Psalm 51 is a psalm of David’s repentance towards God.  This repentance was because of how he had taken Uriah’s wife (Bathsheba) for himself and had Uriah killed.  The Lord had sent Nathan to speak to David, and this seems to be the time when David came under strong conviction for his evil deeds. 

Let’s read about that visit.  It is given to us in 2 Samuel 12:1-7, “And the LORD sent Nathan unto David. And he came unto him, and said unto him, There were two men in one city; the one rich, and the other poor. The rich man had exceeding many flocks and herds: But the poor man had nothing, save one little ewe lamb, which he had bought and nourished up: and it grew up together with him, and with his children; it did eat of his own meat, and drank of his own cup, and lay in his bosom, and was unto him as a daughter. And there came a traveller unto the rich man, and he spared to take of his own flock and of his own herd, to dress for the wayfaring man that was come unto him; but took the poor man’s lamb, and dressed it for the man that was come to him. And David’s anger was greatly kindled against the man; and he said to Nathan, As the LORD liveth, the man that hath done this thing shall surely die: And he shall restore the lamb fourfold, because he did this thing, and because he had no pity. And Nathan said to David, Thou art the man. Thus saith the LORD God of Israel, I anointed thee king over Israel, and I delivered thee out of the hand of Saul.”  This parable that Nathan presented to David was given to cause David to be convicted for what he had done.  Sadly enough, David did not even see himself in the story that Nathan told him, so Nathan had to plainly say, “Thou art the man.”  He went on to say in verse 9, “Wherefore hast thou despised the commandment of the LORD, to do evil in his sight? thou hast killed Uriah the Hittite with the sword, and hast taken his wife to be thy wife, and hast slain him with the sword of the children of Ammon.”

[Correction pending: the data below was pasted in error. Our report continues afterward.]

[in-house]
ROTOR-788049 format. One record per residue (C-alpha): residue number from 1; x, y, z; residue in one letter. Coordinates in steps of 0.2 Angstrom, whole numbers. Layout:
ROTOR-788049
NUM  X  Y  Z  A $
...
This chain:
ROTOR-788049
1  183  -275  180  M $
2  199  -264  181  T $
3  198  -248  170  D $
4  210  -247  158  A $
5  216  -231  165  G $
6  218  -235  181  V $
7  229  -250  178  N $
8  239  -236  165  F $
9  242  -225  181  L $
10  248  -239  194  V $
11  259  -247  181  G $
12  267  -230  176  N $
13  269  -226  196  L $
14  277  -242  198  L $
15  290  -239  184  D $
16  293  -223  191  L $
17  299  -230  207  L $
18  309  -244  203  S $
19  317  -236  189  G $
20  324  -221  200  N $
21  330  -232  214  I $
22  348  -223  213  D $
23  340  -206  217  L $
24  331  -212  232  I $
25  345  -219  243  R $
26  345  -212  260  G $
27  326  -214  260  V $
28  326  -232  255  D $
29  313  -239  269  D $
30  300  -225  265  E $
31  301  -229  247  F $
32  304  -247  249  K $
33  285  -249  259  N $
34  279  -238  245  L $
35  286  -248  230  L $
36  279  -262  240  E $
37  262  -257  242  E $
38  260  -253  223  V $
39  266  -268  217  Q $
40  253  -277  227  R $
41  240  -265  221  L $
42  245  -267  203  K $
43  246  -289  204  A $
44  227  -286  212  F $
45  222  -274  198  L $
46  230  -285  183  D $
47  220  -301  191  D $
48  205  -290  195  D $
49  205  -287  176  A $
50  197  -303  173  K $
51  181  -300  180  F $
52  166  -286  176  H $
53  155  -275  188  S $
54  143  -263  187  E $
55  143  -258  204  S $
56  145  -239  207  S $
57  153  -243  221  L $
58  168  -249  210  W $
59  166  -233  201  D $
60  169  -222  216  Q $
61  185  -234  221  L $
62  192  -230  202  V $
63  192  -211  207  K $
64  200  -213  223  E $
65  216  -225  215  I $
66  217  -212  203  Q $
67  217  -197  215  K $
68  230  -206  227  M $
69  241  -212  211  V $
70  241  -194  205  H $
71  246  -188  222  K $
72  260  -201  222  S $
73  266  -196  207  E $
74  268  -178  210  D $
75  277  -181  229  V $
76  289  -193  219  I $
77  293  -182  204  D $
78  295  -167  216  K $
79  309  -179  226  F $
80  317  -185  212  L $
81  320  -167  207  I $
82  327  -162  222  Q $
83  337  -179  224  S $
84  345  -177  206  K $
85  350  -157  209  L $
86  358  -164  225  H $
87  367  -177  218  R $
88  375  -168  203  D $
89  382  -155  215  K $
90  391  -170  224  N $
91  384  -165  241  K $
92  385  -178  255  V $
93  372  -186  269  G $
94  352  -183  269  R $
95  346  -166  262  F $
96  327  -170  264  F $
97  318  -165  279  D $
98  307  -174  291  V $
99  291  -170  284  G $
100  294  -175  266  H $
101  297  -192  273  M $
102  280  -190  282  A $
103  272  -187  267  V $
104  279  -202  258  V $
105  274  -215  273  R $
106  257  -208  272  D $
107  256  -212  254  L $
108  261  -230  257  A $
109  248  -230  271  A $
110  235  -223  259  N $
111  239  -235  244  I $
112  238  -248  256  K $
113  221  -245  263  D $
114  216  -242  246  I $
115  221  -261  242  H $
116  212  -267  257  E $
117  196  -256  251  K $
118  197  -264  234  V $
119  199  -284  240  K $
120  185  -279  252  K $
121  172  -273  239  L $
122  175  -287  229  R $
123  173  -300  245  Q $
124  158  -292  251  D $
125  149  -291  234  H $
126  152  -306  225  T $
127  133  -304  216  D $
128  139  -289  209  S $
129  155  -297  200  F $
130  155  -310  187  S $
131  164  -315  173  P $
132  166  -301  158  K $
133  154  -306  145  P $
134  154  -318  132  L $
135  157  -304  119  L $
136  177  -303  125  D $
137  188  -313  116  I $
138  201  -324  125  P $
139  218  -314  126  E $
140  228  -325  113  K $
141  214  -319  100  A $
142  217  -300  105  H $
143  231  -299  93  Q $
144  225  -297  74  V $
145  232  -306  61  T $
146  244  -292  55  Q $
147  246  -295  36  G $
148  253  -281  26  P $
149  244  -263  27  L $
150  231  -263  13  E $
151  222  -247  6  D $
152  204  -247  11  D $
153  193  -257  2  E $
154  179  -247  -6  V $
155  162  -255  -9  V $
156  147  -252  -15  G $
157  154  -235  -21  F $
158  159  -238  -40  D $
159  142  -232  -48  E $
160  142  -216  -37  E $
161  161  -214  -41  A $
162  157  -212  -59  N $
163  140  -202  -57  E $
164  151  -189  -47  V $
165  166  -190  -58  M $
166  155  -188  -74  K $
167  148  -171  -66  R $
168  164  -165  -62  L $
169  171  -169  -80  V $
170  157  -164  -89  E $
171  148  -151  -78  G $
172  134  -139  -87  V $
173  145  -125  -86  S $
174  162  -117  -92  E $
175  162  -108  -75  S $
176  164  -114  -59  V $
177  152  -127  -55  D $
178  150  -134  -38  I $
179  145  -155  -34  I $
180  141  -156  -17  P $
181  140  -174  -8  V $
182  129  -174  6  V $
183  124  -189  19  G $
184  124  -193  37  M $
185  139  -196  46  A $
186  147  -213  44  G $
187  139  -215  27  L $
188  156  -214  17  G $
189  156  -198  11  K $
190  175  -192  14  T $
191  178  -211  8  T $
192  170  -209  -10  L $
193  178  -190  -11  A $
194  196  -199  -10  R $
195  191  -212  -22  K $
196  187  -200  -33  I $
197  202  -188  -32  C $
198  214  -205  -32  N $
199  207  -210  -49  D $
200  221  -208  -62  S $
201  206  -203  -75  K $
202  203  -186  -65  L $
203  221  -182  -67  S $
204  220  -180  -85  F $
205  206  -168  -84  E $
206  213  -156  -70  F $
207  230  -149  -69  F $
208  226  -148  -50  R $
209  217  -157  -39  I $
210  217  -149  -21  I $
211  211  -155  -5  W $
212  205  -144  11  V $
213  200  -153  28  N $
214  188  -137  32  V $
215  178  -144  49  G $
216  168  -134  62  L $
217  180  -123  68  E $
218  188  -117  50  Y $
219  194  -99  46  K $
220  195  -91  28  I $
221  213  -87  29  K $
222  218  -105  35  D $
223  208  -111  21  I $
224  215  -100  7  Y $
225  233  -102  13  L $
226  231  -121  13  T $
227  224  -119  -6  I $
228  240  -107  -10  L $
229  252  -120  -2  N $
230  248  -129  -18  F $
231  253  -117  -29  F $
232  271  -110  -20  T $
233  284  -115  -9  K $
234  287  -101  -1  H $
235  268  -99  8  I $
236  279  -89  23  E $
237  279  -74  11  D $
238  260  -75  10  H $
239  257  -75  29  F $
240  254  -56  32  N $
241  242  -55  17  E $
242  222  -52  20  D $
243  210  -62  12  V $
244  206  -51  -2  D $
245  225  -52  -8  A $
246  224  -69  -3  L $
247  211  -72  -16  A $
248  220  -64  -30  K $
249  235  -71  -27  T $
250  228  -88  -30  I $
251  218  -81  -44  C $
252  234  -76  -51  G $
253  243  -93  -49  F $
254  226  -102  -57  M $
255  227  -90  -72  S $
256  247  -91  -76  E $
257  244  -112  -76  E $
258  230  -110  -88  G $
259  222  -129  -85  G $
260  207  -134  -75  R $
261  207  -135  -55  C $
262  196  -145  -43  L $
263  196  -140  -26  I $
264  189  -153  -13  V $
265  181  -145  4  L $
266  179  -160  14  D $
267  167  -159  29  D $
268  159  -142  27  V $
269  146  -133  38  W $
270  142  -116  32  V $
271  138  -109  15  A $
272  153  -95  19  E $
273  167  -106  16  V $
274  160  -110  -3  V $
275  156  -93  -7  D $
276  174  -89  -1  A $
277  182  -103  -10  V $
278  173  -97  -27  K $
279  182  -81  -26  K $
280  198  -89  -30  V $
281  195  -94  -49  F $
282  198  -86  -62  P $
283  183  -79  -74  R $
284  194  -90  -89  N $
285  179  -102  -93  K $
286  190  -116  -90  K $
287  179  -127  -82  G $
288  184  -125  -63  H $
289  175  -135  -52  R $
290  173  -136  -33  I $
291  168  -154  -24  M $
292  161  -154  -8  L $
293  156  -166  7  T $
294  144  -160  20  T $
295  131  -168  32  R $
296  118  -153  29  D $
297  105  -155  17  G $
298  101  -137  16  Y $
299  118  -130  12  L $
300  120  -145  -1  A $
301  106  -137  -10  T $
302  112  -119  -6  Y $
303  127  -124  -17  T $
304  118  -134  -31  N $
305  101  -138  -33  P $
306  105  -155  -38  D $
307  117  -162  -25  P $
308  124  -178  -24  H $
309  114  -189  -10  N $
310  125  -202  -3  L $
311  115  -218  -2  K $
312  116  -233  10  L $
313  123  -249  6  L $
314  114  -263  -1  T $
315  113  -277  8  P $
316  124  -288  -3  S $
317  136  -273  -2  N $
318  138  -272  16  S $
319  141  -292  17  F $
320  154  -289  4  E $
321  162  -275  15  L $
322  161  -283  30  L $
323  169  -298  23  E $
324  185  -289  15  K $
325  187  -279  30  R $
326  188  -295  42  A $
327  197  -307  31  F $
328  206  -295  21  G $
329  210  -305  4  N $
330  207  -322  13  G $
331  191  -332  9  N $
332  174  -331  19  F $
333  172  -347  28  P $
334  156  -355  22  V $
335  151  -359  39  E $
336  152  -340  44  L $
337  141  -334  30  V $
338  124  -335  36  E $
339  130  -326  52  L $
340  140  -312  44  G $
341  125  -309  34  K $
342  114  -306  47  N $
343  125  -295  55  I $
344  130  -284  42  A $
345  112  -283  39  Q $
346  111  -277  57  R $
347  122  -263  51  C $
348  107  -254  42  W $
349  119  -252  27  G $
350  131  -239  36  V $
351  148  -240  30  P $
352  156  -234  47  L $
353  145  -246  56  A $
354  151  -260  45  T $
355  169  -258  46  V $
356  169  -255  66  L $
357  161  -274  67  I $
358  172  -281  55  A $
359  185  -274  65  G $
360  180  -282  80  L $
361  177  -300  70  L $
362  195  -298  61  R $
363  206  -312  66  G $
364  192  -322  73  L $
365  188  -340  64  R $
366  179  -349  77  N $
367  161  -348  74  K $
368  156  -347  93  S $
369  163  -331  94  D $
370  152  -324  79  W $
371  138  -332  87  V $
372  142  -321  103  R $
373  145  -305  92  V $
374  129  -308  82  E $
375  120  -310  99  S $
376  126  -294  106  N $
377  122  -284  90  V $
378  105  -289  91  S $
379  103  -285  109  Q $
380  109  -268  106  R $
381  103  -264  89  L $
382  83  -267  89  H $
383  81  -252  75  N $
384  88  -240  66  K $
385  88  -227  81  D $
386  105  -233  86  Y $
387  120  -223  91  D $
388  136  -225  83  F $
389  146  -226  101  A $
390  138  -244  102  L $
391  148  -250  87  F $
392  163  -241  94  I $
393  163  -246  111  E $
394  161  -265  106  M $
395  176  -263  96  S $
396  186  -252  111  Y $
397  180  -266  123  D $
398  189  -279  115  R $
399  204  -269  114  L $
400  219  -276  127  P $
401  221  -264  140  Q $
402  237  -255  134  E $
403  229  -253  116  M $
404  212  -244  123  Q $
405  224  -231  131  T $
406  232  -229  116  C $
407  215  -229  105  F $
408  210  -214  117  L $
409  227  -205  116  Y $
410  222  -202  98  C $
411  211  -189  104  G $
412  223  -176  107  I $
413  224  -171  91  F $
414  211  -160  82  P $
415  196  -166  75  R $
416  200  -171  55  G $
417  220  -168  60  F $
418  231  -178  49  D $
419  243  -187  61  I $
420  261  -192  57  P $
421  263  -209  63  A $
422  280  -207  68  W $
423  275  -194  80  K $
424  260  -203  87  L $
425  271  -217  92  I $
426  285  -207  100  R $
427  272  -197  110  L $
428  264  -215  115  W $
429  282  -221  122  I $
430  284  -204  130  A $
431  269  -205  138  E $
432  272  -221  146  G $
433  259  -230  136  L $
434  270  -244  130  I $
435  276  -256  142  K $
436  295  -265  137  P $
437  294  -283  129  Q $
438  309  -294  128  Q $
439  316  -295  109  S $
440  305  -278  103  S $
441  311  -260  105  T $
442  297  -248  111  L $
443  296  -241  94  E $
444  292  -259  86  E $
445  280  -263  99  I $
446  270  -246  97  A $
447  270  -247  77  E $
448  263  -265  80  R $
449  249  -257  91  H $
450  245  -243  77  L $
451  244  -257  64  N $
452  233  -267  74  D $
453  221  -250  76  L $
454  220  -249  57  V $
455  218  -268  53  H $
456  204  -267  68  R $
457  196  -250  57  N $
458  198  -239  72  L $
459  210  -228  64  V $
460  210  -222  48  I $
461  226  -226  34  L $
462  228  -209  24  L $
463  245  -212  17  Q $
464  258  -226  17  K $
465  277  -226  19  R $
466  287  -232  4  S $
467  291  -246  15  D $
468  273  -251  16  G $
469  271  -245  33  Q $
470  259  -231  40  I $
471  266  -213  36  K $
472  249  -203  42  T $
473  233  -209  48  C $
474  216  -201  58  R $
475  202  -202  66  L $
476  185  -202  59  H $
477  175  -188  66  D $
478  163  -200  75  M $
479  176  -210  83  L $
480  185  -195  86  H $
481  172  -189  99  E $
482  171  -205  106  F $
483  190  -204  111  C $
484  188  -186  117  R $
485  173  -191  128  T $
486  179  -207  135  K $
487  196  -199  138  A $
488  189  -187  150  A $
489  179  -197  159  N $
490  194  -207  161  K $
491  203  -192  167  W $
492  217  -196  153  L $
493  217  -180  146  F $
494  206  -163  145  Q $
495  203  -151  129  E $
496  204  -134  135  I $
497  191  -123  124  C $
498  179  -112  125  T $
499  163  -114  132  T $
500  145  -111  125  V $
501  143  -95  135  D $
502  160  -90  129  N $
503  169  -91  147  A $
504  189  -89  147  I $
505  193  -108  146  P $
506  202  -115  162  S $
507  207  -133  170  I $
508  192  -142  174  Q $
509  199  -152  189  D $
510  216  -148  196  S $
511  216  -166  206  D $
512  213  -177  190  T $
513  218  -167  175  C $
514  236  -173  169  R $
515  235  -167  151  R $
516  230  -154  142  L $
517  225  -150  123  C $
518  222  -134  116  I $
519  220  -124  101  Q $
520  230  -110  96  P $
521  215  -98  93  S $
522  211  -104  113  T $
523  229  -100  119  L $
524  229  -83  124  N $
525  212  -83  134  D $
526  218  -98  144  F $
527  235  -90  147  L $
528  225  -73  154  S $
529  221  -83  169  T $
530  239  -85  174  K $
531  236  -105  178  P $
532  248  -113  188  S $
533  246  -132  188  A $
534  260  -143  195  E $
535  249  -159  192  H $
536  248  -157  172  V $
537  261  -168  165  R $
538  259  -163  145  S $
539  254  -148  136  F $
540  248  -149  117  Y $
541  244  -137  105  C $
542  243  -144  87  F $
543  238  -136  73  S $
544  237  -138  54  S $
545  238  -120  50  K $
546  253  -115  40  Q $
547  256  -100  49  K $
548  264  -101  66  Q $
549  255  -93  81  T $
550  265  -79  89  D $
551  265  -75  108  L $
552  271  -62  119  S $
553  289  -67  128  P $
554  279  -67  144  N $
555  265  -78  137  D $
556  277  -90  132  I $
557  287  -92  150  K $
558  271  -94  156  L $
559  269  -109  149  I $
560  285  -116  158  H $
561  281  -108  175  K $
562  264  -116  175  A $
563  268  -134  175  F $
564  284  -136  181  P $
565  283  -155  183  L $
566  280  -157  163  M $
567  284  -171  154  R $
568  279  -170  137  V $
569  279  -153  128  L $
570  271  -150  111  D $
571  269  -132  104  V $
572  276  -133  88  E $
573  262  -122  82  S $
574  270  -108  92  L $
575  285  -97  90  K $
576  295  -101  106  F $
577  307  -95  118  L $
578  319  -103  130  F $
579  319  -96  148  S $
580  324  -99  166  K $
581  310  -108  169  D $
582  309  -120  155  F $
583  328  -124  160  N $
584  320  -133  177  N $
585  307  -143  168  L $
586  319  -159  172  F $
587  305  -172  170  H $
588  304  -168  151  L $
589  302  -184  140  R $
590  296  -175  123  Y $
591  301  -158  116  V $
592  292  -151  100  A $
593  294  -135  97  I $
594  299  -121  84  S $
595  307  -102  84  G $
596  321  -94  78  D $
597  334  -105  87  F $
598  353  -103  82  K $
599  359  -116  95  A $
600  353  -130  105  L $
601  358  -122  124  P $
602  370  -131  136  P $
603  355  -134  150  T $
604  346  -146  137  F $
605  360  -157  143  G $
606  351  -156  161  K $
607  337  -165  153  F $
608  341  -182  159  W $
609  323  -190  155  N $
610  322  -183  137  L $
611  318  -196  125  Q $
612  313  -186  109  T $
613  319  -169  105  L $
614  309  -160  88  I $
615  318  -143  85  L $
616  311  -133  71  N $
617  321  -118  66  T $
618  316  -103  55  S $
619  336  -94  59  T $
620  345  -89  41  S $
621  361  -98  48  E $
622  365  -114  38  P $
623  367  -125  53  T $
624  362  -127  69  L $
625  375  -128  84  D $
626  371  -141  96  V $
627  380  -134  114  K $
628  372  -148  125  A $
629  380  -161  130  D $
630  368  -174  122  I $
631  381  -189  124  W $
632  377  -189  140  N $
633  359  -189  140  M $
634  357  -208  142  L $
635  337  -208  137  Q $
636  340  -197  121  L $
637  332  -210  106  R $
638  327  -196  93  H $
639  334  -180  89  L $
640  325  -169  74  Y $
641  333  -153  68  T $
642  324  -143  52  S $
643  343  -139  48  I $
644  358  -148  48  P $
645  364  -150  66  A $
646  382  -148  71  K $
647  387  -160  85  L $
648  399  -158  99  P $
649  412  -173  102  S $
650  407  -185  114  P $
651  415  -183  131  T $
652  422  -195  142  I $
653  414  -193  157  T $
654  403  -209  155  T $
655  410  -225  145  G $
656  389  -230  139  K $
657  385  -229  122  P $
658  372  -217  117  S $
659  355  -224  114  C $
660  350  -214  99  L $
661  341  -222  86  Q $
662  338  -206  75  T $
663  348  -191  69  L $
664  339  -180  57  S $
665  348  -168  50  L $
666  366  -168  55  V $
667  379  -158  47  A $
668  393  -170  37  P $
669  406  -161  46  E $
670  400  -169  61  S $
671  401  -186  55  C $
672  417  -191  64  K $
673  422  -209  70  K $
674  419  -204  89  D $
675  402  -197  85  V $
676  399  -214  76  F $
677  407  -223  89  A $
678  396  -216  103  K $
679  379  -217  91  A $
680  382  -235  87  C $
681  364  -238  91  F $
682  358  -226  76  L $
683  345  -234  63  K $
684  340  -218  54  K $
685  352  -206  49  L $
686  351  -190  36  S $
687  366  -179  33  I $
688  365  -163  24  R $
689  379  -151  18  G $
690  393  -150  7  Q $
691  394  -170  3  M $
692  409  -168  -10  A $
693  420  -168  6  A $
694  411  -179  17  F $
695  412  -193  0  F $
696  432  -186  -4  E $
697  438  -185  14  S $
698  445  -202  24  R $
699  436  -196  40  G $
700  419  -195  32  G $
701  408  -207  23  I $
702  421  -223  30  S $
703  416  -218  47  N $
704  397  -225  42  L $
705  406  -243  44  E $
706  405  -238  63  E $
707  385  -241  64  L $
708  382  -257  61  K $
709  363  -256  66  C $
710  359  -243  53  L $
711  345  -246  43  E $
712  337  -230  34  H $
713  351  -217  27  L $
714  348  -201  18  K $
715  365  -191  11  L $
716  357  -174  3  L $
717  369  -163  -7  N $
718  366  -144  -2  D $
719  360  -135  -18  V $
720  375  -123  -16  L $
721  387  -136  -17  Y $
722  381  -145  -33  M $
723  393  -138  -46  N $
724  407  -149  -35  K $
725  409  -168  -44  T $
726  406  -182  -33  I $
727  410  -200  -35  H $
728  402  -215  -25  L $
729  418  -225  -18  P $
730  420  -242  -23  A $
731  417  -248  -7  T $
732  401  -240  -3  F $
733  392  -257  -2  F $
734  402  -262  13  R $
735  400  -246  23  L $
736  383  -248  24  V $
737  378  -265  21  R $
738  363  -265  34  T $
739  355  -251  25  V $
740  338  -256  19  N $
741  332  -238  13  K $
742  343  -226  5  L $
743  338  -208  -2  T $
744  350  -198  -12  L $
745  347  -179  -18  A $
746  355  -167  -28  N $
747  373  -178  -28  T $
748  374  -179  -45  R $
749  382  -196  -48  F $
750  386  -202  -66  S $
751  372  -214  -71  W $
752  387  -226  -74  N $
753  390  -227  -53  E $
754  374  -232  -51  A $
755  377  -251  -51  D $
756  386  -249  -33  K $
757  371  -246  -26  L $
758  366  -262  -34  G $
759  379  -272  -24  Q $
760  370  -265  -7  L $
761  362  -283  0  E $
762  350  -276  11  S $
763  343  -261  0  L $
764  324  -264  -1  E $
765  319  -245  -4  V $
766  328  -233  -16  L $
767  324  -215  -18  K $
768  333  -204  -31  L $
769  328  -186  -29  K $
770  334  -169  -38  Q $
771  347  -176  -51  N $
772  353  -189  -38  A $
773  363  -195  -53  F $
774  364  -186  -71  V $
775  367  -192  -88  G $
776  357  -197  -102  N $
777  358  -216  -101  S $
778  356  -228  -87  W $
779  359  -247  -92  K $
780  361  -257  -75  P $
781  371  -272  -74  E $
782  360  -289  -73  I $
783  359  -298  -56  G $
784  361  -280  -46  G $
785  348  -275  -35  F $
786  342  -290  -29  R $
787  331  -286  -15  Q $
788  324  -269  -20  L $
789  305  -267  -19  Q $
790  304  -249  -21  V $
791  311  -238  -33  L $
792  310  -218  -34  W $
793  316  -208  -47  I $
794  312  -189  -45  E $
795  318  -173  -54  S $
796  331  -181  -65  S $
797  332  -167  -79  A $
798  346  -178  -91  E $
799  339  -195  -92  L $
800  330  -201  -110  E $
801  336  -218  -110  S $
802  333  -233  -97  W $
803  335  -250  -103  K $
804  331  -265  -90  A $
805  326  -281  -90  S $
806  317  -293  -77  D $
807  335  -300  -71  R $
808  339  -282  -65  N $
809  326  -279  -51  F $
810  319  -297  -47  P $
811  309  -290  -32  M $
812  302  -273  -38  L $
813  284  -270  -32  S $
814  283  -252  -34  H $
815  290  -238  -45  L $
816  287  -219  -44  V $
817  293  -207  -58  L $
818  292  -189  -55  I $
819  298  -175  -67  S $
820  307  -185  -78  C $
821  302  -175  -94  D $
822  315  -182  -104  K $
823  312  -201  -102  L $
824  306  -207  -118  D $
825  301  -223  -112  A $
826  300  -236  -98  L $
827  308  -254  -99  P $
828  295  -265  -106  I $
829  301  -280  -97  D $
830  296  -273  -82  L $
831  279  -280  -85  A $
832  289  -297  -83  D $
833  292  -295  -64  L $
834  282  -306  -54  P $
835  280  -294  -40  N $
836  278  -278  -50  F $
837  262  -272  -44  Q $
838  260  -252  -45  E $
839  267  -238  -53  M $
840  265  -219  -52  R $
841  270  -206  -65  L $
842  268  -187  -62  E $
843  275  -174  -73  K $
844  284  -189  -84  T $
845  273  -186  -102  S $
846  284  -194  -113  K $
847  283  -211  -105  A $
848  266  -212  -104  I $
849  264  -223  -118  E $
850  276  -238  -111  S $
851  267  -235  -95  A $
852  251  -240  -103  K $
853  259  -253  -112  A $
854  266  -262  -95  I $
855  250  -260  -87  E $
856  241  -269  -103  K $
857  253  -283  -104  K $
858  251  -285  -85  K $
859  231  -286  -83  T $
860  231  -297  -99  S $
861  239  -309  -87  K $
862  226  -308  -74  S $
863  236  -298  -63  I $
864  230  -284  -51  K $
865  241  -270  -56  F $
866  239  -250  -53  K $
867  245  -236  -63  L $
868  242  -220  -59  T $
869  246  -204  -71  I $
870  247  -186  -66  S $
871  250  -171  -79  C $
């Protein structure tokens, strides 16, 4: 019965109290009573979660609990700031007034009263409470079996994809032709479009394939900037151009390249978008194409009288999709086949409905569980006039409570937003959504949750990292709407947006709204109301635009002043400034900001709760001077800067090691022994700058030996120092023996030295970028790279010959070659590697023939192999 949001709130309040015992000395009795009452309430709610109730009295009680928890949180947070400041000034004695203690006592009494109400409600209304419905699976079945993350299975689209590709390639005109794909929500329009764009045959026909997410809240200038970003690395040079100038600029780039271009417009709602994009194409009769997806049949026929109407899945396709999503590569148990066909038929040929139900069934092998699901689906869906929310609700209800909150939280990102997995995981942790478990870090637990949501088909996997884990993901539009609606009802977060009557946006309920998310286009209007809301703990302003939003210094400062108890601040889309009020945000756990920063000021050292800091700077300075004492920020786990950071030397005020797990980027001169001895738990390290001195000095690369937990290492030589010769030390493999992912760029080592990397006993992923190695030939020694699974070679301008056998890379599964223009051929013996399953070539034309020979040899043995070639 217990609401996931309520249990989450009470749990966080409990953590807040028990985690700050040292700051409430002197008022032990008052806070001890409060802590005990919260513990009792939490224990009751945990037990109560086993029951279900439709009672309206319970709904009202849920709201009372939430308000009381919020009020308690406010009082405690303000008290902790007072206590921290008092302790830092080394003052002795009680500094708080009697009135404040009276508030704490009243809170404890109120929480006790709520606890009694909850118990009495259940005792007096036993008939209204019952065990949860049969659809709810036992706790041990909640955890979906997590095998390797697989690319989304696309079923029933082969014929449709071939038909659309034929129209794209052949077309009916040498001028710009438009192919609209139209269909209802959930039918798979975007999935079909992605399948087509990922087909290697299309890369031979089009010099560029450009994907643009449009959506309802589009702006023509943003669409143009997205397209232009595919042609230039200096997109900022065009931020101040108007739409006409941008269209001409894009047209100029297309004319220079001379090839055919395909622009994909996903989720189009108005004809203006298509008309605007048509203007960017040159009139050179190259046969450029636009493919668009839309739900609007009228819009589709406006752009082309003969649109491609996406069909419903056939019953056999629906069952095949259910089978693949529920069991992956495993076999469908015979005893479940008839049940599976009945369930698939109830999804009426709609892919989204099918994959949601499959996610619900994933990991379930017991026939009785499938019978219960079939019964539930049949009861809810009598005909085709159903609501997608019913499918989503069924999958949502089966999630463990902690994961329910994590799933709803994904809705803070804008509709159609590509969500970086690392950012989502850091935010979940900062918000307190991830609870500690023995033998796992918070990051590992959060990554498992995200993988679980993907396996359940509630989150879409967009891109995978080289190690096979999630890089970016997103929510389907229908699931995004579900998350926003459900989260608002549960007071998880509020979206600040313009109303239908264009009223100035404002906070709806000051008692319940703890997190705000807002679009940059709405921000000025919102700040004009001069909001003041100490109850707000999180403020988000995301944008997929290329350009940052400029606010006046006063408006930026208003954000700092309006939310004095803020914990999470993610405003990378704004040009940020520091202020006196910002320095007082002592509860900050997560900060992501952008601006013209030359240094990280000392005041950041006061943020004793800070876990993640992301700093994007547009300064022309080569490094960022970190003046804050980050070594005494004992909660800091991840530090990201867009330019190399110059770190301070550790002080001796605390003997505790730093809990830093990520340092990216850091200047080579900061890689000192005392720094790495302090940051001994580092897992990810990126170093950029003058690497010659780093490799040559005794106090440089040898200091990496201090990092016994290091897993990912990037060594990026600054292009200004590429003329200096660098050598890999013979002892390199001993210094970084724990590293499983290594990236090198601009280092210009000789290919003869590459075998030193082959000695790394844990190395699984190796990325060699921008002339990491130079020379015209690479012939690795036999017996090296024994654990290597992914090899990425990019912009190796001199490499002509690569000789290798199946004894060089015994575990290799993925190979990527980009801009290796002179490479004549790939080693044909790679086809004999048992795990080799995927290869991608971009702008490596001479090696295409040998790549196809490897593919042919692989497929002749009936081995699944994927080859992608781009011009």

Now, let’s read some of David’s confession to the Lord.  Psalm 51:1-3, “To the chief Musician, A Psalm of David, when Nathan the prophet came unto him, after he had gone in to Bath-sheba. Have mercy upon me, O God, according to thy lovingkindness: according unto the multitude of thy tender mercies blot out my transgressions. Wash me throughly from mine iniquity, and cleanse me from my sin. For I acknowledge my transgressions: and my sin is ever before me.”  David constantly thought about his sin.  He could not get it off his mind.  He does not try to justify himself before God, he simply asks for God’s mercy.  He asked the Lord to take this sin from him and to wash and cleanse him from his sin.  This reflects the truth that we have in 1 John 1:9, “If we confess our sins, he is faithful and just to forgive us our sins, and to cleanse us from all unrighteousness.”  David longed for that forgiveness and cleansing.  True confession is what gives that.

I encourage you to read this entire chapter so that you can see what a repentant heart truly looks like.  Here, David pours out his heart to the Lord with deep conviction without making any excuses for his sin.

Now let’s read in Psalm 51:12, “Restore unto me the joy of thy salvation; and uphold me with thy free spirit.”  David’s sin had taken him away from enjoying the salvation he had.  He was out of fellowship with the Lord and had lost the joy of the Lord’s salvation.  He did not lose his salvation, but the had lost the joy of the Lord’s salvation.  David’s appeal shows that he had formerly known the happiness of being a friend of God, and of having a hope of salvation. That joy had been taken from him by his sin. He had lost his peace of mind. His soul was gloomy and dismal. Sin always produces this effect.

Yet, in his confession, David asks for the restoration of that joy.  He longed to be happy in the Lord once more.  We learn in 1 Peter 1:8 that when we have our eyes fixed on the Lord and follow Him, we are able to, “…rejoice with joy unspeakable and full of glory.”  David knew where to turn to gain that joy.  He turned to the Lord in true confession.

David also asked the Lord to “uphold me with thy free spirit.”  In his confession, David realized his own weakness and tendency to sin.  He asks the Lord to sustain and strengthen him so that he would not return to a life of sin.

How about you, dear Christian reader?  Are you in need of confession?  Have you sinned against the Lord, yet you have not confessed your sins to Him?  If so, do you feel you have lost the joy of salvation?  All this can be remedied if you honestly and humbly confess your sins to the Lord.  He will forgive you and cleanse you from all unrighteousness.  (436.4)